That's what she was going to be. A movie star. Could have been one, too, in another life. She had the knockout body, the husky cigarette voice. Even yard-sale clothes hung neat and tidy off her curves, and she walked slow and swivel-hipped, like she was made of money. She'd learned how to move from watching old black-and-white movies, copied the strut-your-stuff from Grable and Crawford, the slinky-cat from la Superloca Lana Turner, the make-them-cry from Monroe, but she was born with that face pretty enough to make other ladies mad. Same as me. I loved it when people told me I was just like her; I'd run to the mirror and smile at my lashy eyes, black hair, big wide mouth. But when I got older and a little bit smarter, I saw how they didn't mean it as no compliment. Good looks and a trip to Hollywood didn't bring my mama any luck. Didn't get her name on any marquees. Just gave her high hopes and a bad reputation.

    Neighborhood folks forever been saying Mama's a putana and even the God-fearing church ladies forget their love-thy-neighbor where she's concerned, but she wasn't nothing but a stripper for a couple years. Before she came to the city she'd been stuck in Calexico, California, the border armpit where all they've got is some cowboy bars, a third-run movie theater, and a fill-'er-up gas station for the blondie surfers passing through on their way to Mazatlán, and it's the kind of two-bit place where Mexican girls work a couple years behind a counter before they squeeze out a six-pack of niños and get old too damn fast. Not my mama, though. After she'd spent her early years feeding up on B-movie dreams she ditched her folks and hopped that Greyhound all the way to Sunset and Vine, looking out for Eastwood and Brando and waiting to get discovered by a big shot director while strolling down the street in her hand-sewn dress.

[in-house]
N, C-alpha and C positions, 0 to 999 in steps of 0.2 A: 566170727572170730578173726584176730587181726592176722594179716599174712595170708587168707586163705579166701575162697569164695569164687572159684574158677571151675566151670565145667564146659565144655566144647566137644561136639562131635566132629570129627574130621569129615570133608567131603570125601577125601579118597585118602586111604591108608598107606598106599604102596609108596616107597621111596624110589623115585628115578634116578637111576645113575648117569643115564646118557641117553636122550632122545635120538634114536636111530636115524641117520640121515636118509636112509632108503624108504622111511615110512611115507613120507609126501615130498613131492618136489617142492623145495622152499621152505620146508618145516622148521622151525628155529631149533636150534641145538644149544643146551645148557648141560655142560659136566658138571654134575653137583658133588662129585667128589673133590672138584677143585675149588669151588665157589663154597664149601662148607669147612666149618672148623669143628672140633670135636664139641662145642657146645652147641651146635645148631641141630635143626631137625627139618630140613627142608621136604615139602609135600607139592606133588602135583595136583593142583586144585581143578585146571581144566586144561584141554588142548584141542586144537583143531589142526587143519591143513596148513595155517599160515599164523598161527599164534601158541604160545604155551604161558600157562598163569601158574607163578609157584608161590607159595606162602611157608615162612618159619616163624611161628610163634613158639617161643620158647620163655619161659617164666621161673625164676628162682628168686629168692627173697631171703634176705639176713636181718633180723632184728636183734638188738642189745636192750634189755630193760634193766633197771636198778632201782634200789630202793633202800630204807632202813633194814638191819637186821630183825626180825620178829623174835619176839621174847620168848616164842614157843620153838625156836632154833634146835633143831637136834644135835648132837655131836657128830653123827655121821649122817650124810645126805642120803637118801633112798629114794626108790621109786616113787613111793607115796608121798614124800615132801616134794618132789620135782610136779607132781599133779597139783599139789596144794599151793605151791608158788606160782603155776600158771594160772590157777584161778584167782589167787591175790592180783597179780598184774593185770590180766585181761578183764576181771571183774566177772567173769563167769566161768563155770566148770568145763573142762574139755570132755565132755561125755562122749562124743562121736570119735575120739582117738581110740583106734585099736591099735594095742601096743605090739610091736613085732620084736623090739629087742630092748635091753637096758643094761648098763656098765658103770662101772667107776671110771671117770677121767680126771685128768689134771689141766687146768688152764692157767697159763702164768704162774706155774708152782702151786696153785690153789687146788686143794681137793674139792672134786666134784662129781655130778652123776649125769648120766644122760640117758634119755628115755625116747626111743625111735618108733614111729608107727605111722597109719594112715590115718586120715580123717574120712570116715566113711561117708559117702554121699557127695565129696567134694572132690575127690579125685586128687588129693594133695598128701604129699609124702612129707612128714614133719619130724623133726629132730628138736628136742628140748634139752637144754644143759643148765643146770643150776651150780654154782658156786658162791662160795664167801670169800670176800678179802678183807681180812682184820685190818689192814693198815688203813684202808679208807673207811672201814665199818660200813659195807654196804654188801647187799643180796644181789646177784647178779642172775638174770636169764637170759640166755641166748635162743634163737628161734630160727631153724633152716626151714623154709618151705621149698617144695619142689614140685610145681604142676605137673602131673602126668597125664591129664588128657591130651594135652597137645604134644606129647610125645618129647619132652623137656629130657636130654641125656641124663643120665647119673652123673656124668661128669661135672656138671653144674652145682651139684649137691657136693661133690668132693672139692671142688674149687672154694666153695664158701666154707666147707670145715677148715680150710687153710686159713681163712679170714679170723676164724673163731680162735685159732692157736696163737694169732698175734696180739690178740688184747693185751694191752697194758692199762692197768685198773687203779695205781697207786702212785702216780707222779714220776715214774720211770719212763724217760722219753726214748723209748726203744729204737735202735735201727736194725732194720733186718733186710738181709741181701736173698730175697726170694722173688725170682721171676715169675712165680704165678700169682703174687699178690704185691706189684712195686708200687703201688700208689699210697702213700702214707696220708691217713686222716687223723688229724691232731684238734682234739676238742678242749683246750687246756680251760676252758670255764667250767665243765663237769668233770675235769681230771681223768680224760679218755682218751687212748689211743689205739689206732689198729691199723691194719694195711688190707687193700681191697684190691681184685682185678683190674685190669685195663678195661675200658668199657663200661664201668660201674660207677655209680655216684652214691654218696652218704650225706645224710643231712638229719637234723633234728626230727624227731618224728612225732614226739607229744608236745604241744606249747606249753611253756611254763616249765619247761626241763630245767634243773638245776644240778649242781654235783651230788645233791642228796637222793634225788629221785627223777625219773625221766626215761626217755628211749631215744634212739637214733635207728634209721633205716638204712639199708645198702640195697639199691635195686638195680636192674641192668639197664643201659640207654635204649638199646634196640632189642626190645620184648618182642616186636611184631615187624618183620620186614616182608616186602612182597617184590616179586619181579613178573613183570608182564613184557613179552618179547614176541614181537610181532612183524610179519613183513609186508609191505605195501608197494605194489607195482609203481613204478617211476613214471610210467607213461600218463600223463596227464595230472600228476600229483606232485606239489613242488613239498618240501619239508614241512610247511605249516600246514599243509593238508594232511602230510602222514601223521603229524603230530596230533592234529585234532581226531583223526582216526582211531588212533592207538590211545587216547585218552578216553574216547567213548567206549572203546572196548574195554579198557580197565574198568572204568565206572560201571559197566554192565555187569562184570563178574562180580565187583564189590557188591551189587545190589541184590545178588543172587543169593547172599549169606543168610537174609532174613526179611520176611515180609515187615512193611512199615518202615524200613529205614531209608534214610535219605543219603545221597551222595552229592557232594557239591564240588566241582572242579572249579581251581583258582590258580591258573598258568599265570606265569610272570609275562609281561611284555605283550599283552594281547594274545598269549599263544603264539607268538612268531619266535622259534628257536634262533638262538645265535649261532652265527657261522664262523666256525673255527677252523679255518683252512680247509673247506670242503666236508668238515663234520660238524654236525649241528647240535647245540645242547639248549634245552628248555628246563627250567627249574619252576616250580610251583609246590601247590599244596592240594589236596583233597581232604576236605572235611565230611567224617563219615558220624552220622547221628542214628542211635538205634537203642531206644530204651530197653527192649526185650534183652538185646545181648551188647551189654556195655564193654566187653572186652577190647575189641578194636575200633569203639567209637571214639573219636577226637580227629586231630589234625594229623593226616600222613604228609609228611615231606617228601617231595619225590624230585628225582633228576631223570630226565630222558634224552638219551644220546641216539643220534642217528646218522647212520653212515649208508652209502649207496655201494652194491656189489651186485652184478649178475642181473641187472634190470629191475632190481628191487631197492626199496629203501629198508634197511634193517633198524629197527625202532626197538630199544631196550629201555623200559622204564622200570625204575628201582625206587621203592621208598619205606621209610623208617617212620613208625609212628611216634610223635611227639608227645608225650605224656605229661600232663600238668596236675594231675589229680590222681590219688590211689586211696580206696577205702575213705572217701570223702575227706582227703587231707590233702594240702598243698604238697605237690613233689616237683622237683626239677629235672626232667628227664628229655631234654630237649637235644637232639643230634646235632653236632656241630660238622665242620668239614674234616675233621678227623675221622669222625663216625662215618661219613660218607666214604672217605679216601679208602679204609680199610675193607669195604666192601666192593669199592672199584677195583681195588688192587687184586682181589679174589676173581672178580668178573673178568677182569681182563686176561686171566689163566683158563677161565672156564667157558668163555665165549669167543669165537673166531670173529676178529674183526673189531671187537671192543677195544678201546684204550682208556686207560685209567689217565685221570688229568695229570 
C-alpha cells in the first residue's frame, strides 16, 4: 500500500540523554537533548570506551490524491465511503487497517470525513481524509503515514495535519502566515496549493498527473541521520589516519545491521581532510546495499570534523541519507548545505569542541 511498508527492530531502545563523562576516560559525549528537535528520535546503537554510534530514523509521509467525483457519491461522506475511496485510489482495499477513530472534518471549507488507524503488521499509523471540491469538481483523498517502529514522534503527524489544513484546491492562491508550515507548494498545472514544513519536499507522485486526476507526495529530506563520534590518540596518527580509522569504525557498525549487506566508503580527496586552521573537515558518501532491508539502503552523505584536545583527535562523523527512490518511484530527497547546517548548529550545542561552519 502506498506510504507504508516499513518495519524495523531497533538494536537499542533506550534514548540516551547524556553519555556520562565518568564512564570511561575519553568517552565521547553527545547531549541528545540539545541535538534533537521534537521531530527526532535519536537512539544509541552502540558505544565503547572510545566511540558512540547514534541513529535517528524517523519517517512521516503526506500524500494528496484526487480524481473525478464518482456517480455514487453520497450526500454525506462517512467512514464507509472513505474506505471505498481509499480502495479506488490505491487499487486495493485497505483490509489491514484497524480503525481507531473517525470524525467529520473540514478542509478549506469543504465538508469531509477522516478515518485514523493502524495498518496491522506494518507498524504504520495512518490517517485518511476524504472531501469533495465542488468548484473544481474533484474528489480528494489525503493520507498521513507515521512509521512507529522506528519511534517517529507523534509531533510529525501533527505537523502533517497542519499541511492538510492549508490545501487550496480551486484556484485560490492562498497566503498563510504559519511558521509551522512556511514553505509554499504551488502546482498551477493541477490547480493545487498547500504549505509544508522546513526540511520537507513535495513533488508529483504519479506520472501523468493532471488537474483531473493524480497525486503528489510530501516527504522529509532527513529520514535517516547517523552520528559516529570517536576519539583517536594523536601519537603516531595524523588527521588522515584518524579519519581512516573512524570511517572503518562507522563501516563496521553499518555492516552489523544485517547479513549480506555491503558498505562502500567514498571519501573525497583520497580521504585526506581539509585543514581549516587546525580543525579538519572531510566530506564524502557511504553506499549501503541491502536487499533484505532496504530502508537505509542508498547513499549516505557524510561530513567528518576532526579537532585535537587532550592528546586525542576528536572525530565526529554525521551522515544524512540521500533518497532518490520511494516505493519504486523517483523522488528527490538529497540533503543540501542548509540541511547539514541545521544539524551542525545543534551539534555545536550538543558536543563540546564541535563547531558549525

And why not? Lightning had struck brown girls before. Bet you never knew Rita Hayworth was a hot dish of Spanish rice and beans, and then there's old Dorothy L'Amour, dressed up in that sarong and as dark skinned as an Aztec. It didn't hit Mama, though, and the Boulevard gets dark and lonely if you don't get picked up by that producer right away. She got hungry, then scared, and instead of heading back home she broke down like most pretty and proud things do. Started dancing at the Cathouse, this downtown stripper dub, and that's where she finally got famous for a while.

    They called her the Spanish Fly and fools from all over L.A. paid good money to drink watered-down whiskeys and feed her G-string full of dollar bills. She met lots of men that way, had her pick of deep-pocket gangsters who wintered in Palm Springs and boozer CEOs with money to burn. But she wasn't a hustler, at least in the love department. She didn't choose the one who could set her up nice, with minks and penthouses, a convertible and a checking account. Mama wound up falling hard for this love-and-leave road boy, a California Mexican trucker named Eddie D who came by the Cathouse once a month with roses and poems and a busy way in bed. The man was as fertile as a field, and seemed marriage-minded. He bought her a powder-blue suit and kissed her in front of a preacher before he knocked her up with us, but then one night he said he was taking a haul of eggs down to Barstow in his eighteen-wheeler and that he'd be right back in the morning. She never saw him again.

    "Mr. Romance," she said now, in our living room. She was still rustling through the shoebox and she'd picked up his picture. Mr. Romance was what she always called him. Her voice when she said it makes you think of burned-black Valentines and Don Juan devils with slippery hips and toothpaste smiles, but you wouldn't know he was a playboy just to look at him. The man was, to put it plain, ugly. The picture she held up showed a guy with a crop of black curls and a face that was kind of crooked in the nose and jaw; he looked like an old boxer who'd took too many hits.